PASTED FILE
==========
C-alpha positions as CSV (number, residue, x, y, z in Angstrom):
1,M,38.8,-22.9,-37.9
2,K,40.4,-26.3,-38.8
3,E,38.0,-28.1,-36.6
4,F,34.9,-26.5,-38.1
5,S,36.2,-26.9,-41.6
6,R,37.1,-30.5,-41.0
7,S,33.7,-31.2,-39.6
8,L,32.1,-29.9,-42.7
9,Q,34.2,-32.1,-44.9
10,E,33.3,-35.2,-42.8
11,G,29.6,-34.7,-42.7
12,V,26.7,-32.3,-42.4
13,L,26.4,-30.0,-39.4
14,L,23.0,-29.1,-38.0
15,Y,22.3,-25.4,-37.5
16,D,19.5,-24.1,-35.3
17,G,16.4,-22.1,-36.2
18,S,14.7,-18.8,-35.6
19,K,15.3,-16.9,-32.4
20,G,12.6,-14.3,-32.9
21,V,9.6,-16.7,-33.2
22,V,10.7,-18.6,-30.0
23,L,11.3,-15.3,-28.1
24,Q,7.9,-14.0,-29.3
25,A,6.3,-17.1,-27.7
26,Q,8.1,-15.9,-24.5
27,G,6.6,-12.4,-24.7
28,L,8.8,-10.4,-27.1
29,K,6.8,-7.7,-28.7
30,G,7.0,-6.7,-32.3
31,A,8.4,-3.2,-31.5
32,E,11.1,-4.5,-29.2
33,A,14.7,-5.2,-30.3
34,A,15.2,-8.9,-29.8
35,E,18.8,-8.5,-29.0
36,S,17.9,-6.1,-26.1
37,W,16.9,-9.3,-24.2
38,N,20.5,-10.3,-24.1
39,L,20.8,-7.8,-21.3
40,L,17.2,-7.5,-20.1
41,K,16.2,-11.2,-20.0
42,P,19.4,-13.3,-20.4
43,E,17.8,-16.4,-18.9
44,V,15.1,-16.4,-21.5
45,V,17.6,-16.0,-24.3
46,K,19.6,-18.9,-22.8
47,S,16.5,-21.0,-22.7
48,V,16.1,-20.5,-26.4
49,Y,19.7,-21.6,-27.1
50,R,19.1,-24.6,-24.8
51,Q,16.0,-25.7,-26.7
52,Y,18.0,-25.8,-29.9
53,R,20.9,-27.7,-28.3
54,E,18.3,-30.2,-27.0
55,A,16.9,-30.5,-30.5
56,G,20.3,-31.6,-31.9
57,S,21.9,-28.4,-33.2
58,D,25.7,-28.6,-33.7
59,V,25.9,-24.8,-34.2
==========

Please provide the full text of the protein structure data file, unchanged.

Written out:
C-alpha positions as CSV (number, residue, x, y, z in Angstrom):
1,M,38.8,-22.9,-37.9
2,K,40.4,-26.3,-38.8
3,E,38.0,-28.1,-36.6
4,F,34.9,-26.5,-38.1
5,S,36.2,-26.9,-41.6
6,R,37.1,-30.5,-41.0
7,S,33.7,-31.2,-39.6
8,L,32.1,-29.9,-42.7
9,Q,34.2,-32.1,-44.9
10,E,33.3,-35.2,-42.8
11,G,29.6,-34.7,-42.7
12,V,26.7,-32.3,-42.4
13,L,26.4,-30.0,-39.4
14,L,23.0,-29.1,-38.0
15,Y,22.3,-25.4,-37.5
16,D,19.5,-24.1,-35.3
17,G,16.4,-22.1,-36.2
18,S,14.7,-18.8,-35.6
19,K,15.3,-16.9,-32.4
20,G,12.6,-14.3,-32.9
21,V,9.6,-16.7,-33.2
22,V,10.7,-18.6,-30.0
23,L,11.3,-15.3,-28.1
24,Q,7.9,-14.0,-29.3
25,A,6.3,-17.1,-27.7
26,Q,8.1,-15.9,-24.5
27,G,6.6,-12.4,-24.7
28,L,8.8,-10.4,-27.1
29,K,6.8,-7.7,-28.7
30,G,7.0,-6.7,-32.3
31,A,8.4,-3.2,-31.5
32,E,11.1,-4.5,-29.2
33,A,14.7,-5.2,-30.3
34,A,15.2,-8.9,-29.8
35,E,18.8,-8.5,-29.0
36,S,17.9,-6.1,-26.1
37,W,16.9,-9.3,-24.2
38,N,20.5,-10.3,-24.1
39,L,20.8,-7.8,-21.3
40,L,17.2,-7.5,-20.1
41,K,16.2,-11.2,-20.0
42,P,19.4,-13.3,-20.4
43,E,17.8,-16.4,-18.9
44,V,15.1,-16.4,-21.5
45,V,17.6,-16.0,-24.3
46,K,19.6,-18.9,-22.8
47,S,16.5,-21.0,-22.7
48,V,16.1,-20.5,-26.4
49,Y,19.7,-21.6,-27.1
50,R,19.1,-24.6,-24.8
51,Q,16.0,-25.7,-26.7
52,Y,18.0,-25.8,-29.9
53,R,20.9,-27.7,-28.3
54,E,18.3,-30.2,-27.0
55,A,16.9,-30.5,-30.5
56,G,20.3,-31.6,-31.9
57,S,21.9,-28.4,-33.2
58,D,25.7,-28.6,-33.7
59,V,25.9,-24.8,-34.2